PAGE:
California Hospitals Fined for Medical Negligence
Throughout California, numerous local hospitals have recently been fined for various acts of medical negligence and intentional wrongdoing. In Southern California alone, six hospitals were fined for healthcare violations, totalling $825,000.
“Victims of hospital or provider negligence need to understand their legal rights in order to protect them,” explained California personal injury lawyer James Ballidis.
The reasons for the fines imposed on the Southern California hospitals varied. Southwest Healthcare System, for example, was fined for failure to respond properly to signs of fetal distress. The infant was born dead and Southwest was required to pay an administrative fine of $100,000, the largest monetary penalty that the California Department of Public Health can impose.
Other reasons for the fines included a male nurse sexually assaulting and exposing himself to a female patient; physicians leaving surgical equipment or material inside of patients, including a 2-foot-long surgical towel that remained in a 69-year-old's abdomen for 16 months; and the forcible ejection of a patient from a hospital.
The problem of hospital negligence is not limited to Southern California hospitals. Four hospitals in the Bay Area were fined a total of $275,000 for negligence. One hospital was fined when a physician left surgical equipment inside of the patient, in this case, a sponge during an emergency cesarean. The other hospitals were fined for failing to follow proper procedures related to inserting feeding tubes; cardiac care and ongoing patient assessment.
Recourse for Injured Victims
The fines levied by the California Department of Public Health are intended to service the agency’s goal, which the Deputy Director indicated was to "improve the quality of healthcare at all California hospitals." In order to further that aim, CDPH officials hope to increase penalties assessed against careless hospitals in 2013. The penalties are currently set at $50,000 for first-time violations, $75,000 for second-time offenders and $100,000 for any further hospital errors or incidents of negligence.
To try to protect patients and ensure that hospitals are monitored appropriately, medical staff in California must report adverse events to the California Department of Health Services within five days of their occurrence. Adverse events can include surgery on the wrong body parts, surgical devices left inside the body, contaminated drugs, death after a low-risk surgery and other related events.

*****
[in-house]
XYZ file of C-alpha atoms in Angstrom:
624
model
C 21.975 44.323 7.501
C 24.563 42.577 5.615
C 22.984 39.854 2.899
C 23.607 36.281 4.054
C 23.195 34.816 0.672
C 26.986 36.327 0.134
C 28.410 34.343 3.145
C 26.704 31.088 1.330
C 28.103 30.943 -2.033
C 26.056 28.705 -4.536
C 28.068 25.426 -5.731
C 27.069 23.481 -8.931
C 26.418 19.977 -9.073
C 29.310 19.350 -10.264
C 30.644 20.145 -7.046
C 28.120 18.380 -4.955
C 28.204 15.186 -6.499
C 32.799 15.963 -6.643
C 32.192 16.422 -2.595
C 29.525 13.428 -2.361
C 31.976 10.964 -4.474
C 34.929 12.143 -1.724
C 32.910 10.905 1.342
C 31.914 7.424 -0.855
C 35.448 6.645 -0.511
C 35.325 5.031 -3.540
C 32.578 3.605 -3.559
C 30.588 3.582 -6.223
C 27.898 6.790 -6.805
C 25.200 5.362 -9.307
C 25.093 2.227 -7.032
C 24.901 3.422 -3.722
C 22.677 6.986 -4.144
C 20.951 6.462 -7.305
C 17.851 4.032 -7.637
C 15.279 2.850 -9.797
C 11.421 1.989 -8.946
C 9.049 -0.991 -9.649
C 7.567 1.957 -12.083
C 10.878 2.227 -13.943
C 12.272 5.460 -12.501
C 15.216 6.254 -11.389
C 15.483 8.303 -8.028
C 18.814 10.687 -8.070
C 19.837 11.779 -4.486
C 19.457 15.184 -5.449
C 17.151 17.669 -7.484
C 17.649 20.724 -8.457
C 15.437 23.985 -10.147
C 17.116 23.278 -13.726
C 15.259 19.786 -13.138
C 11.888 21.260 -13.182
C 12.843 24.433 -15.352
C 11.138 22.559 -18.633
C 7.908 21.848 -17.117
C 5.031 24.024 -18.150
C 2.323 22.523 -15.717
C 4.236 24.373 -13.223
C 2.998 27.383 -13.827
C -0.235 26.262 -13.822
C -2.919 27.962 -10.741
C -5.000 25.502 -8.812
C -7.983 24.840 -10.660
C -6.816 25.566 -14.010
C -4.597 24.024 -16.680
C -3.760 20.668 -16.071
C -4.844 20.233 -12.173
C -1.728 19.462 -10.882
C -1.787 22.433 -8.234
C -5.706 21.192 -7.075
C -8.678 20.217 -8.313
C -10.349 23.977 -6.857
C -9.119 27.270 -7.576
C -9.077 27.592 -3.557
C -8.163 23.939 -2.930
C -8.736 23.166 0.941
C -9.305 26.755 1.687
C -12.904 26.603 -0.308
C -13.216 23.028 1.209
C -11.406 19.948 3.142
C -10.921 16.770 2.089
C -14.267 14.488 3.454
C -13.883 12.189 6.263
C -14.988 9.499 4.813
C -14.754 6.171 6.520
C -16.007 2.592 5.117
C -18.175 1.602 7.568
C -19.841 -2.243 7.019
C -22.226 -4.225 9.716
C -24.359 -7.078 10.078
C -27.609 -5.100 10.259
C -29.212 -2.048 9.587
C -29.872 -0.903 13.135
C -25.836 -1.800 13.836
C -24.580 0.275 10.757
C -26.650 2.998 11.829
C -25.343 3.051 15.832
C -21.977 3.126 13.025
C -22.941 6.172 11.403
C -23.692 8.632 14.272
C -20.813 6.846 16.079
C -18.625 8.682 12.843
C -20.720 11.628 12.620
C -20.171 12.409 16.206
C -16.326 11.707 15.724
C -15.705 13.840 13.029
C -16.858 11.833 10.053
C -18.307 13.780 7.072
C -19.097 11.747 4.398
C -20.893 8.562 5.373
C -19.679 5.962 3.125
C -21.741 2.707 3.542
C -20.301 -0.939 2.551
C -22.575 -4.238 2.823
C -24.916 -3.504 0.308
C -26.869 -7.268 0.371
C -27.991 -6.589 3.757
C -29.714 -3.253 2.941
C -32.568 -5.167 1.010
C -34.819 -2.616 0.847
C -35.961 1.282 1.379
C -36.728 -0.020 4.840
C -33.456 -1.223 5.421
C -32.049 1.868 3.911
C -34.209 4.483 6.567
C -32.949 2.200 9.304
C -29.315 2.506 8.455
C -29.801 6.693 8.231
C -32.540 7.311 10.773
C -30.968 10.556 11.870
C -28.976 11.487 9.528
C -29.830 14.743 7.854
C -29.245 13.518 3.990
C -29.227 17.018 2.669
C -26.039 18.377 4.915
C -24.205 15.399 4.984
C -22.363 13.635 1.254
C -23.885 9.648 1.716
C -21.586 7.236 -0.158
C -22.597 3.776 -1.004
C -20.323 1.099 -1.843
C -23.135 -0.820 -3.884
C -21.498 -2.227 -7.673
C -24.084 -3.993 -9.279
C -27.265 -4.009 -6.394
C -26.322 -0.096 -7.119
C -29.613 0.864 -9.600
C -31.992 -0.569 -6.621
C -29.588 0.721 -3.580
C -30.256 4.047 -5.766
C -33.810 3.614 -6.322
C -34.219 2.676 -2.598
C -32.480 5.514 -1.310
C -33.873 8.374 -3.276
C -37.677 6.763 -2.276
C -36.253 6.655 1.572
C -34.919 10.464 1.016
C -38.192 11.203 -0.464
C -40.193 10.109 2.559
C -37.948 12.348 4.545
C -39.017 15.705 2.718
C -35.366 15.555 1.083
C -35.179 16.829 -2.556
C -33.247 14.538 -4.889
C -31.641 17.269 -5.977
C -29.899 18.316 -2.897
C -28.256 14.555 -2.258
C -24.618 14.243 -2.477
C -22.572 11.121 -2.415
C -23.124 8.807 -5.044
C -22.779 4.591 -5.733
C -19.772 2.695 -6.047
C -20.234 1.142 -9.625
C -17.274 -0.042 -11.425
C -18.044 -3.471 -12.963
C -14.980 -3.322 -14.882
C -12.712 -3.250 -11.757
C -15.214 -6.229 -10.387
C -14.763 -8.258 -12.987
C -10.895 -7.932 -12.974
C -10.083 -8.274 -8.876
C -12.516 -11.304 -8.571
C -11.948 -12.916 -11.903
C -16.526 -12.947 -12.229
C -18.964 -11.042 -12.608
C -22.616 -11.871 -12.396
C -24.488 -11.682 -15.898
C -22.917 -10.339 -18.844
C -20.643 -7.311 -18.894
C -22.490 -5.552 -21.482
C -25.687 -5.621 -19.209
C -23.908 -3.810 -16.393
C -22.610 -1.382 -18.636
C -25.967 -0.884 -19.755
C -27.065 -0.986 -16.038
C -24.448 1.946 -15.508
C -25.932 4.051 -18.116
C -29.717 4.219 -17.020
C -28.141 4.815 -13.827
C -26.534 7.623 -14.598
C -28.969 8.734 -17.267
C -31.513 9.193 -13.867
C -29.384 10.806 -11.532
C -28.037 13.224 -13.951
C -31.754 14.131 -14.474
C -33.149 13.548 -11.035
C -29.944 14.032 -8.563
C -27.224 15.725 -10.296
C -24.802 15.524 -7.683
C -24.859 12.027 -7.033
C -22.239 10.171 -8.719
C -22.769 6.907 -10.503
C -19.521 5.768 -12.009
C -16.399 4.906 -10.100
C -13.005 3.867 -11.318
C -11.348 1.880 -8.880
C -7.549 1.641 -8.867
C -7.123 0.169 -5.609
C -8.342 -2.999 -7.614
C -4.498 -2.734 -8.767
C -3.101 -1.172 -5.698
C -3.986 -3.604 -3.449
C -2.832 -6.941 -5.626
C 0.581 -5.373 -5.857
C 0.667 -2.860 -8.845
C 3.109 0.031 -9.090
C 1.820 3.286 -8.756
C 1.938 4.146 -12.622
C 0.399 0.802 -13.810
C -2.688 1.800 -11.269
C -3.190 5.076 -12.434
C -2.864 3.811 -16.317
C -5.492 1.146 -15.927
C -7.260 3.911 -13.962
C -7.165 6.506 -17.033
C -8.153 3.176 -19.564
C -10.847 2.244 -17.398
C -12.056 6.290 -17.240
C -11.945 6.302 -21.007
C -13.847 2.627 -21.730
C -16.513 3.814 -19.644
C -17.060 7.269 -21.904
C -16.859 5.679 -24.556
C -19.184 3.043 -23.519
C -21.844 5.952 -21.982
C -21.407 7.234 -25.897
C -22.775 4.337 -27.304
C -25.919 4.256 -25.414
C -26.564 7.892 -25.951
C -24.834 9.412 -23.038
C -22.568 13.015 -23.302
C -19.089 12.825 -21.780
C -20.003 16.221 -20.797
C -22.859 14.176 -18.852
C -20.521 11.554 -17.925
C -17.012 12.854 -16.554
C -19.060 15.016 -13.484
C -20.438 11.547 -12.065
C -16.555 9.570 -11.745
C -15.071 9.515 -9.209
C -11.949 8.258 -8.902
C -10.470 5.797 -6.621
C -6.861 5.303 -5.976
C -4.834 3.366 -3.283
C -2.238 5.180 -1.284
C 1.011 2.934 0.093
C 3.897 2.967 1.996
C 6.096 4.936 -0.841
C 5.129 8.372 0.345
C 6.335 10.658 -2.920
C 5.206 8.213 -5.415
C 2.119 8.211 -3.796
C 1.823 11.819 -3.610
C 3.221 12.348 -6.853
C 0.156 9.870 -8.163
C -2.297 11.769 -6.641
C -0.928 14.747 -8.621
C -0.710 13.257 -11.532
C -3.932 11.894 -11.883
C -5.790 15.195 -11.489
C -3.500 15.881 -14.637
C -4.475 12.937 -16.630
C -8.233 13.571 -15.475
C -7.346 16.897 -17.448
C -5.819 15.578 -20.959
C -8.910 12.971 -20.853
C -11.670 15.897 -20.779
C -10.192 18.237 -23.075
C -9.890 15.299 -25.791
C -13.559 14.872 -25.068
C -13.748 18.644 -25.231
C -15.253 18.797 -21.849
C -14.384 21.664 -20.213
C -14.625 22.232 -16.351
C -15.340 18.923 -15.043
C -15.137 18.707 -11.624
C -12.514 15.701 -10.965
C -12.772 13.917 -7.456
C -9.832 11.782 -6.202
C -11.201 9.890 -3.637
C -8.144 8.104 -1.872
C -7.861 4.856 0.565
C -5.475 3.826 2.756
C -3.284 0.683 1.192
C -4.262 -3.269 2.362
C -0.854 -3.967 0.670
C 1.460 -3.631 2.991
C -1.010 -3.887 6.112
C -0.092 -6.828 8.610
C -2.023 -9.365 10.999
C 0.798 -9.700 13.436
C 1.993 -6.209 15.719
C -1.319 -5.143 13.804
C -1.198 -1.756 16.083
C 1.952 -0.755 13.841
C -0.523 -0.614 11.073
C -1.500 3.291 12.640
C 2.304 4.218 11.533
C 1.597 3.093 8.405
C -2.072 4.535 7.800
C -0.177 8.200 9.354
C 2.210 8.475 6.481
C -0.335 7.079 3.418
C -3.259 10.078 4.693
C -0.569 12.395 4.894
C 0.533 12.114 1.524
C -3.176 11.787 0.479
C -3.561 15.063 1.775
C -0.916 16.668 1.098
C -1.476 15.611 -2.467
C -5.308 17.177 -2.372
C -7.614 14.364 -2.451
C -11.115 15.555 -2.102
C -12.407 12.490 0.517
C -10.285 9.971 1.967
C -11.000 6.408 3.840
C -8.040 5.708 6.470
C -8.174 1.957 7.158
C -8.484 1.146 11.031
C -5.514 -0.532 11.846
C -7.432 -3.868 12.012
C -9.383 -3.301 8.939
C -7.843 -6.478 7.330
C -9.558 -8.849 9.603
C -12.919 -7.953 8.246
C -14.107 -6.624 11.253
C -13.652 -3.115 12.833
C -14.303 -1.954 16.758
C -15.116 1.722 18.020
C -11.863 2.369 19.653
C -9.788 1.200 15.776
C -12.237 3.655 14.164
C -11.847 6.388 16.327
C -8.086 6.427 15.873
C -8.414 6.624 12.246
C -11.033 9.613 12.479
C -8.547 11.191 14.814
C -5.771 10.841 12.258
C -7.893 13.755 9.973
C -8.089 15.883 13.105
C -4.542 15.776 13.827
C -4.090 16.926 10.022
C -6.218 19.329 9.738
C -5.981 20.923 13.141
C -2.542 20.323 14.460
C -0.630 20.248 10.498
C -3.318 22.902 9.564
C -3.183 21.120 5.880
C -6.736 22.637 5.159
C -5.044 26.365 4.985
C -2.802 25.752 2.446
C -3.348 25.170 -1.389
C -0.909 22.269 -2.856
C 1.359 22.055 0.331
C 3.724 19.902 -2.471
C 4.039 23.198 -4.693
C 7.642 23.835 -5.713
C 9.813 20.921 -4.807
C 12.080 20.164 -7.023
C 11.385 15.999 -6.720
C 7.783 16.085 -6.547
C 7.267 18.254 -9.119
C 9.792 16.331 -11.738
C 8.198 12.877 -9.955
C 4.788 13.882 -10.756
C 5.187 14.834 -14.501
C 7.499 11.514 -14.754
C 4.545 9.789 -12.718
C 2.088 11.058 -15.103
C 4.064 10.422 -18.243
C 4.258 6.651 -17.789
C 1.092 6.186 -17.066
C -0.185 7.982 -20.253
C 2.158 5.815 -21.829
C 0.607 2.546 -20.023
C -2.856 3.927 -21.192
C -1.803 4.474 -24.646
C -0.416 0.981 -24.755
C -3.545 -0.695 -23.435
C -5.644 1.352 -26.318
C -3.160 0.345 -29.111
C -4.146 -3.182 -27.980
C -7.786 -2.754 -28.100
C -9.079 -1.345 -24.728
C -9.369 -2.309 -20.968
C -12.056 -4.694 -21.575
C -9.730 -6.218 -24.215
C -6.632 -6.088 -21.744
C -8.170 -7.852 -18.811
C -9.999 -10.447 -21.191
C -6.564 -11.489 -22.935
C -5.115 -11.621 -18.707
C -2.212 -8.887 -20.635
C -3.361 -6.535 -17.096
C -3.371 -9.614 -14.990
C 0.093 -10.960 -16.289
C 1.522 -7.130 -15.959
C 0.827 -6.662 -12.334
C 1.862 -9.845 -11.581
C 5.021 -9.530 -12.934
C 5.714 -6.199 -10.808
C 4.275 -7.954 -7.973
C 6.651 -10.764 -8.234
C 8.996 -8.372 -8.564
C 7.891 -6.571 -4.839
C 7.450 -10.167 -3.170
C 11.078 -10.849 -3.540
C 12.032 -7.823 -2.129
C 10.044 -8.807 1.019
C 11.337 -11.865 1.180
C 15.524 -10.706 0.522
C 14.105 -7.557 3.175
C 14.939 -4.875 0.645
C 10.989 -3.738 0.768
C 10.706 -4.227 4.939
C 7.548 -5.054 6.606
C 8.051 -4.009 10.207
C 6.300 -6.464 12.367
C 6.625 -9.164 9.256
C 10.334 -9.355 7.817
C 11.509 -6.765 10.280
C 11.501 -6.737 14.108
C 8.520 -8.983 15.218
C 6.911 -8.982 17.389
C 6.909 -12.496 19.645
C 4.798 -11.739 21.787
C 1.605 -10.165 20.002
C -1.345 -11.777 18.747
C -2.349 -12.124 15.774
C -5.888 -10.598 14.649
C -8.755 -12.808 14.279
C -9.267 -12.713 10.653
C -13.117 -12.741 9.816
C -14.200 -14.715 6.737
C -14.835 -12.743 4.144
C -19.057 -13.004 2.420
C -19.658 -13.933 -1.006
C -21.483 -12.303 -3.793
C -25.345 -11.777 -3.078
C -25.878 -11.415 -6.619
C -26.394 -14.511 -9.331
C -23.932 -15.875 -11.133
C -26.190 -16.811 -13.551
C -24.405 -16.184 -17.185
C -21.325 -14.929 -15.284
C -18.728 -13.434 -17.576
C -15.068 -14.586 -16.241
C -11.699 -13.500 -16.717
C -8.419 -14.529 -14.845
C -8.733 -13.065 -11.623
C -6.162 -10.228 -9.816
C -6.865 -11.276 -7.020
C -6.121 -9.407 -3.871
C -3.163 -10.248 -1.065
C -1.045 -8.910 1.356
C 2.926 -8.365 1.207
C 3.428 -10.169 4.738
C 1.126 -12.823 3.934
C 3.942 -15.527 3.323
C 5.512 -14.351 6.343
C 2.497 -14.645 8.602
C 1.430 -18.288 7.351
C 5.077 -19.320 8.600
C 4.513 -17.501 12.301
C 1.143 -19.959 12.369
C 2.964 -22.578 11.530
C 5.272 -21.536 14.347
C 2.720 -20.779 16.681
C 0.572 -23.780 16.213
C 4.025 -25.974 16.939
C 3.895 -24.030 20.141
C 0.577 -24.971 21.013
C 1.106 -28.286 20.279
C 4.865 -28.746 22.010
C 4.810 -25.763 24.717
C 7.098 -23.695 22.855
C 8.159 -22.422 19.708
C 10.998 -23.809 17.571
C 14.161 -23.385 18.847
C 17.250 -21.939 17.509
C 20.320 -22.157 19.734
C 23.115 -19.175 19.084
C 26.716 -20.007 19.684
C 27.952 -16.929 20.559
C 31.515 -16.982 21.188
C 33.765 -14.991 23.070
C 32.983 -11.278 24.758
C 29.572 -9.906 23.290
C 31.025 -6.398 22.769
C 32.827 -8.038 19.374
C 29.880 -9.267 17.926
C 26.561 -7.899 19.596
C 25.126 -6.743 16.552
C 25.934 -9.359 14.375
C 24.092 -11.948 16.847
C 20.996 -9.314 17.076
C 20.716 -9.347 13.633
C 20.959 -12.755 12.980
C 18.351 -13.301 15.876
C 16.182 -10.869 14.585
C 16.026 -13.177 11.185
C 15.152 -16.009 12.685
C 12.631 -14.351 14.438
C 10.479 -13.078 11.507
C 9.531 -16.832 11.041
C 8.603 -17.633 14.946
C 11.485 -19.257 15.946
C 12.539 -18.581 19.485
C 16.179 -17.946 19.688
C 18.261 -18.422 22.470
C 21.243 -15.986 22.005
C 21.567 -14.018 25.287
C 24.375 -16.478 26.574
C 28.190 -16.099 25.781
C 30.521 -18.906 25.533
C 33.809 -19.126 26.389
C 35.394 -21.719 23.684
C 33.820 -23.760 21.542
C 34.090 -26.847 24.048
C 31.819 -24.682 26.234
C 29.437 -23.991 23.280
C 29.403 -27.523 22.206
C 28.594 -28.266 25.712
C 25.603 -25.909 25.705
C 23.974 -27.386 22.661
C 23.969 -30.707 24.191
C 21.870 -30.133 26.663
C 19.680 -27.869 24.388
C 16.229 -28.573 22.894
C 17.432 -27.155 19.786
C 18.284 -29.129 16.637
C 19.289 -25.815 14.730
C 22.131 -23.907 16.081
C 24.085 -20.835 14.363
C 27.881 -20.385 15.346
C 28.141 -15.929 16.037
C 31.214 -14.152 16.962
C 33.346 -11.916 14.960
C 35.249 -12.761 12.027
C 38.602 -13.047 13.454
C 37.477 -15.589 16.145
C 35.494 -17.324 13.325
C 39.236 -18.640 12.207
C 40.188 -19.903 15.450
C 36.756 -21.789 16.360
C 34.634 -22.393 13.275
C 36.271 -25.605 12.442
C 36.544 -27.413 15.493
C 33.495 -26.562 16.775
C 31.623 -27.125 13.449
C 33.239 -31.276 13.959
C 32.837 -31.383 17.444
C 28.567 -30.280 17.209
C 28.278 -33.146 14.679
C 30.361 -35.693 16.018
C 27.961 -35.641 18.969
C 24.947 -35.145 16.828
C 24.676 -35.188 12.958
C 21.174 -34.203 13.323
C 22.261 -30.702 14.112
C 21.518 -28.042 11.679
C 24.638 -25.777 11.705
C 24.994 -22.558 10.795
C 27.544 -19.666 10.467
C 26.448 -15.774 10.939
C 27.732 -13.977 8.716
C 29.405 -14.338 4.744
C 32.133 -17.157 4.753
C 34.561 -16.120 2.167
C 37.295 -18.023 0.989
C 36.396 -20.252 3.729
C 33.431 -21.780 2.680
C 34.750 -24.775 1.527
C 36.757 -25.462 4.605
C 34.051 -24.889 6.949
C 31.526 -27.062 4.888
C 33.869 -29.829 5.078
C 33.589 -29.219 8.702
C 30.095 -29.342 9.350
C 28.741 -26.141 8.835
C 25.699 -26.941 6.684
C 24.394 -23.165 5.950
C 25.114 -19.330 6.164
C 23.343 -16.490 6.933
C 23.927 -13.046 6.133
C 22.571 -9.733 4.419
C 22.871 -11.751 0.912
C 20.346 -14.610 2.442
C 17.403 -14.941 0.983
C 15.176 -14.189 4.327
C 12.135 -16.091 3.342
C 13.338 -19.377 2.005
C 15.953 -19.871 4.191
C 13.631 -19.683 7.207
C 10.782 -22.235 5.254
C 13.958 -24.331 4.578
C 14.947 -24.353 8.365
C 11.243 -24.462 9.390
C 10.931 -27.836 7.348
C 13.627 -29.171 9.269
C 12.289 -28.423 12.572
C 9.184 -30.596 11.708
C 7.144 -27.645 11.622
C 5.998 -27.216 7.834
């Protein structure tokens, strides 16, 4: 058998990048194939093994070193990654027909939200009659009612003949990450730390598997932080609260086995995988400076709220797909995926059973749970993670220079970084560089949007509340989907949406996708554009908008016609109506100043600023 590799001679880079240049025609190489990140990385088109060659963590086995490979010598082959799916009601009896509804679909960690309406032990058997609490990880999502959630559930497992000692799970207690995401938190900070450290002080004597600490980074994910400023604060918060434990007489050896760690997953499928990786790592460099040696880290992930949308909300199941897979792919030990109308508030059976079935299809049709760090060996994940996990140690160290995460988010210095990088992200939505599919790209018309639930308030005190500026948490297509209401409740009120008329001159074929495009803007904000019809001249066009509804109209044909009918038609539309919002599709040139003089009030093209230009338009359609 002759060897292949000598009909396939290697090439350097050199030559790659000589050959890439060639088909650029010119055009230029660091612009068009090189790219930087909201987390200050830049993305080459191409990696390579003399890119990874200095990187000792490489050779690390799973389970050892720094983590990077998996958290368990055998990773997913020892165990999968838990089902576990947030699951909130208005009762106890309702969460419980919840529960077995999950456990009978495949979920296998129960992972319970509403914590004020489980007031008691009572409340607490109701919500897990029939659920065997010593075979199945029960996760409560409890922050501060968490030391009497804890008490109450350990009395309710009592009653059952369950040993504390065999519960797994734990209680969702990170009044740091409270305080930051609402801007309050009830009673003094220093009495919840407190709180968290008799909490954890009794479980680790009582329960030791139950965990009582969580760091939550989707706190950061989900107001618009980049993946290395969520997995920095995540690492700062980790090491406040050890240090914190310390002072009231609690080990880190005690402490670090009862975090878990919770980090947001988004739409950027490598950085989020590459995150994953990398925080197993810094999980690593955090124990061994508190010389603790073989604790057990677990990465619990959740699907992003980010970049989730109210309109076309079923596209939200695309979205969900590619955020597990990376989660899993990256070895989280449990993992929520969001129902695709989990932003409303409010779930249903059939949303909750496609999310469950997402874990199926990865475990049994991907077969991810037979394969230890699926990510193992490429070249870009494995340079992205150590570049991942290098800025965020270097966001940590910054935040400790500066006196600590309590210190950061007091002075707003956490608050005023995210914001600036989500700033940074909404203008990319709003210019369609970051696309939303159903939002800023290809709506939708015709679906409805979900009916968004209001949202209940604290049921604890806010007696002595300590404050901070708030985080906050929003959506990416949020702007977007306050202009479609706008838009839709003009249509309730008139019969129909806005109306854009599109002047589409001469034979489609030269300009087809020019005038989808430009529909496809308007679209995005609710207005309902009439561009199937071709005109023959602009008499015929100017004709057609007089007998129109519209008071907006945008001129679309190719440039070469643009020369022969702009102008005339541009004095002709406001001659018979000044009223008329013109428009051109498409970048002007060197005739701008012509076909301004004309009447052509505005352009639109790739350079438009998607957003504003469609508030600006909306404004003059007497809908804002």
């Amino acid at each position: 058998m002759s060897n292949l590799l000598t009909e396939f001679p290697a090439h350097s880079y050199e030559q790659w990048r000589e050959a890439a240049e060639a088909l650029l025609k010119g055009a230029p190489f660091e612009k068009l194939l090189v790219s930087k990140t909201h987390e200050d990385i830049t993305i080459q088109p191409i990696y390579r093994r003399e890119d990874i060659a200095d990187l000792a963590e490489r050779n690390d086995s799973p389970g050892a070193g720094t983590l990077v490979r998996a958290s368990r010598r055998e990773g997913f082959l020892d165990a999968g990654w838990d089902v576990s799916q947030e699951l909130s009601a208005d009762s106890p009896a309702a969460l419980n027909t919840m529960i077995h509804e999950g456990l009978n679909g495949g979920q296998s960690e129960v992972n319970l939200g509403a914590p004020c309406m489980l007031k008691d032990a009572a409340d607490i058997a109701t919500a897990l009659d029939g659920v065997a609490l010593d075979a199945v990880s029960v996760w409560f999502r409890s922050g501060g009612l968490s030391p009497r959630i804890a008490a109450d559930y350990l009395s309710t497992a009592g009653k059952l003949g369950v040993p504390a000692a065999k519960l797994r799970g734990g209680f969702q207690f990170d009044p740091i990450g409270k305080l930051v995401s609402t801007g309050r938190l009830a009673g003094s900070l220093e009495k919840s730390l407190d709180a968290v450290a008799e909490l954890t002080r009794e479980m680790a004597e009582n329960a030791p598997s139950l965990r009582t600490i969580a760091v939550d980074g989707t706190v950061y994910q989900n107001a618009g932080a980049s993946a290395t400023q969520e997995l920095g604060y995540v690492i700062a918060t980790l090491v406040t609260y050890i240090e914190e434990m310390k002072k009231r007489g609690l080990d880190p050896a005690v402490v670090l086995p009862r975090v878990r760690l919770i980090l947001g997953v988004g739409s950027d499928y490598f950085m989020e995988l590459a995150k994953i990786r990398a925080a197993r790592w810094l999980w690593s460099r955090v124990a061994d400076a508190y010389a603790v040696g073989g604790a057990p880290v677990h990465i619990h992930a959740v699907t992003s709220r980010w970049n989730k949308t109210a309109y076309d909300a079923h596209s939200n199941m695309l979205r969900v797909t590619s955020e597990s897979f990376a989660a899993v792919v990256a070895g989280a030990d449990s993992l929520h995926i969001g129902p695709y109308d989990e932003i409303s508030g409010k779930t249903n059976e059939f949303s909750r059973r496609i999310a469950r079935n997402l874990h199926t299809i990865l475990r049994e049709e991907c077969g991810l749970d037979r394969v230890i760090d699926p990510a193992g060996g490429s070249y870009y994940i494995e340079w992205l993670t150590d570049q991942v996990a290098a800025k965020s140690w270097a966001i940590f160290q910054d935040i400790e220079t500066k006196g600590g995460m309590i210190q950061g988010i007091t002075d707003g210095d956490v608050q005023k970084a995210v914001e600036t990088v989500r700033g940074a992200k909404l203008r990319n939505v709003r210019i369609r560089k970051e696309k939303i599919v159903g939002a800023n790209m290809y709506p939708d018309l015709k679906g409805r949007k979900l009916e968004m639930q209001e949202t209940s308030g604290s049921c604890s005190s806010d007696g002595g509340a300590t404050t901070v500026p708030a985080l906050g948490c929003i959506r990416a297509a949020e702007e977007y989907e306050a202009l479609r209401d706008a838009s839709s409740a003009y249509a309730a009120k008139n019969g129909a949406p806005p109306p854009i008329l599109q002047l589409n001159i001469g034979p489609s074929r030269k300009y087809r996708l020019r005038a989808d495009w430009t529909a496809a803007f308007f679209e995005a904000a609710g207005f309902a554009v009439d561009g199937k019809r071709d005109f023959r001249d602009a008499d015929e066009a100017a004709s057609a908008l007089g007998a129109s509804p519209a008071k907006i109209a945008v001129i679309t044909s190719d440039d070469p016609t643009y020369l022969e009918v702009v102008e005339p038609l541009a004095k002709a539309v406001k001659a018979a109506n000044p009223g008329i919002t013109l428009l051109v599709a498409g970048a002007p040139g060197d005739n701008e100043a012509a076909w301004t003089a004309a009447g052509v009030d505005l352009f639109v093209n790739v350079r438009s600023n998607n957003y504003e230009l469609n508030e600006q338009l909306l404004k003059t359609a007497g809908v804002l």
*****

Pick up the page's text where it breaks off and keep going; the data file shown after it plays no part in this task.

Often the best way for a patient or family members of an injured patient to respond to an incident of medical negligence is to file a medical malpractice lawsuit. California law allows for the victims of medical malpractice to seek compensation whenever a physician or hospital provides insufficient or poor care.
Hospitals and medical staff are held to a professional standard of negligence, which means that negligence and legal liability is determined in light of what would have been reasonable and appropriate given the specific professional accreditations and qualifications of the hospital and staff. If a hospital is found to have provided care below the standard that a reasonable hospital or healthcare provider would have offered, the hospital can be considered negligent.
California malpractice and tort laws allow for injured victims to recover compensation for all medical costs for treatment that arises because of a hospital's negligence as well as for lost wages. California law also allows for recovery for non-economic loss up to a statutory maximum of $250,000.
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